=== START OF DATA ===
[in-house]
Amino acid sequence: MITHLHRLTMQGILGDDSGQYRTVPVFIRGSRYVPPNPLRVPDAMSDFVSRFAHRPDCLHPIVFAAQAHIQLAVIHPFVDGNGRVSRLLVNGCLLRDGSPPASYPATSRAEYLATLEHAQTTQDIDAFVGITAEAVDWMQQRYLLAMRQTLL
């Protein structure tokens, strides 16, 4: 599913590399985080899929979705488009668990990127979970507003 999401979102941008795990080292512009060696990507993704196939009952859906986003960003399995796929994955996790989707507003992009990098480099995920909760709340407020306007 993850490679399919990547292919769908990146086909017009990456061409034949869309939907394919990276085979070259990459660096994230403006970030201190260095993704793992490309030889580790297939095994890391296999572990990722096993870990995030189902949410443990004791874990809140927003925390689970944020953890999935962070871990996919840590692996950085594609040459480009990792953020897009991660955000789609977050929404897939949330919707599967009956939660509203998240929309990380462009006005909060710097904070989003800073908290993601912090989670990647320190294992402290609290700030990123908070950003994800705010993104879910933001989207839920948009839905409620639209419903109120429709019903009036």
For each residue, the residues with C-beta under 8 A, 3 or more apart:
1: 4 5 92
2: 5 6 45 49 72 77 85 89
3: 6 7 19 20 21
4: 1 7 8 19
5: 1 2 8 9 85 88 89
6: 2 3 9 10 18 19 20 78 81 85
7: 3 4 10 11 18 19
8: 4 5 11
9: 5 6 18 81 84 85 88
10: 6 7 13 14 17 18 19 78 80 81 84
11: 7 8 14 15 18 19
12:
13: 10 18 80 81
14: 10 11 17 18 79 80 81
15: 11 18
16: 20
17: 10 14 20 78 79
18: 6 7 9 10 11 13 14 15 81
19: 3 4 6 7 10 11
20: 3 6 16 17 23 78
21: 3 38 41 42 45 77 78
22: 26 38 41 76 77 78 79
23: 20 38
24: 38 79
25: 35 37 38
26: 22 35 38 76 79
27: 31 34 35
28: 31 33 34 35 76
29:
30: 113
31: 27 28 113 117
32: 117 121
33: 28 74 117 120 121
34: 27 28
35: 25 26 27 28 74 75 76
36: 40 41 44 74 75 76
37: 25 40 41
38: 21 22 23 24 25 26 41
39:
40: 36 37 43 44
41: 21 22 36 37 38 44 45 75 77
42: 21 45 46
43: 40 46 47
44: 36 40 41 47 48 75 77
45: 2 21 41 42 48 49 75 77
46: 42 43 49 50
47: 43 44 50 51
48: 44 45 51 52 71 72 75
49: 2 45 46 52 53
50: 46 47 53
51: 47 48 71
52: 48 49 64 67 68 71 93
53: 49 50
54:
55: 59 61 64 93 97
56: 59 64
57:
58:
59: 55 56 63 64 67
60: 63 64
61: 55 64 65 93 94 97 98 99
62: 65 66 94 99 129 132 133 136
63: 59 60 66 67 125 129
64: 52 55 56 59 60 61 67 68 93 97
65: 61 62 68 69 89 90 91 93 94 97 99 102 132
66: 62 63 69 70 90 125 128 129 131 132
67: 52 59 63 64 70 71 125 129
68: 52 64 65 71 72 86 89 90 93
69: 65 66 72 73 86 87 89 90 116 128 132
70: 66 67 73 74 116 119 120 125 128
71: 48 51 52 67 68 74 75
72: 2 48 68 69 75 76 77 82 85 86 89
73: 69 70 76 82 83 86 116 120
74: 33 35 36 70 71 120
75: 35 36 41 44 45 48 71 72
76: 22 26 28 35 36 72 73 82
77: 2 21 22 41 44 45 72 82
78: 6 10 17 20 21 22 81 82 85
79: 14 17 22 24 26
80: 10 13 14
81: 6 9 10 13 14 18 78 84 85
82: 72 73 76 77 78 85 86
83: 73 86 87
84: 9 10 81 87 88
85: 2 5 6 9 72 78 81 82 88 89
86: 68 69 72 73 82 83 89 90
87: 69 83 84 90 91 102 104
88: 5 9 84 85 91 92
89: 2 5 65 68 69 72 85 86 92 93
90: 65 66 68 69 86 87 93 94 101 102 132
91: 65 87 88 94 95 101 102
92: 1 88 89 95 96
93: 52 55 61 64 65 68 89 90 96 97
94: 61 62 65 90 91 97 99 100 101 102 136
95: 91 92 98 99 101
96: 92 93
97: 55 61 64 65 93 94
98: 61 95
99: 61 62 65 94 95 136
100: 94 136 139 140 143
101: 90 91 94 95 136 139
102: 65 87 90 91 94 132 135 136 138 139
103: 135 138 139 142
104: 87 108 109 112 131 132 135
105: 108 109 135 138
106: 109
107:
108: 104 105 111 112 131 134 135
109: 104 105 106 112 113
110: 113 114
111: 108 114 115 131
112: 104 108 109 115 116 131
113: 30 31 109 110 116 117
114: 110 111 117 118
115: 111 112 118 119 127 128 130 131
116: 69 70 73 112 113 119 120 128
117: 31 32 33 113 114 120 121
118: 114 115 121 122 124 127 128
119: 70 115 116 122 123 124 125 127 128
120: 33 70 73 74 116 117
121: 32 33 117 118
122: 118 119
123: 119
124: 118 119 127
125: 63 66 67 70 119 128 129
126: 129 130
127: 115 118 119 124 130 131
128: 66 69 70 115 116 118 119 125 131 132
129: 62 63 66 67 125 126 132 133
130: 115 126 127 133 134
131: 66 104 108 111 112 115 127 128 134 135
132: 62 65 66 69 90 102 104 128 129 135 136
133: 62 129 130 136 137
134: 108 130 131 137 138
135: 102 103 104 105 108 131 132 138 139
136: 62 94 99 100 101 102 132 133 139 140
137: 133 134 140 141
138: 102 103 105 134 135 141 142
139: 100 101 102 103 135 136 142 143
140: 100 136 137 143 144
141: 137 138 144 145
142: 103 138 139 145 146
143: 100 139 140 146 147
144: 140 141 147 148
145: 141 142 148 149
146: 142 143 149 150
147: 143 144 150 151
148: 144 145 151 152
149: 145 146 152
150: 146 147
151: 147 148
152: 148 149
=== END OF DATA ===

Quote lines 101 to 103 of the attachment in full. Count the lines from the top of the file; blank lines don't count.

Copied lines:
97: 55 61 64 65 93 94
98: 61 95
99: 61 62 65 94 95 136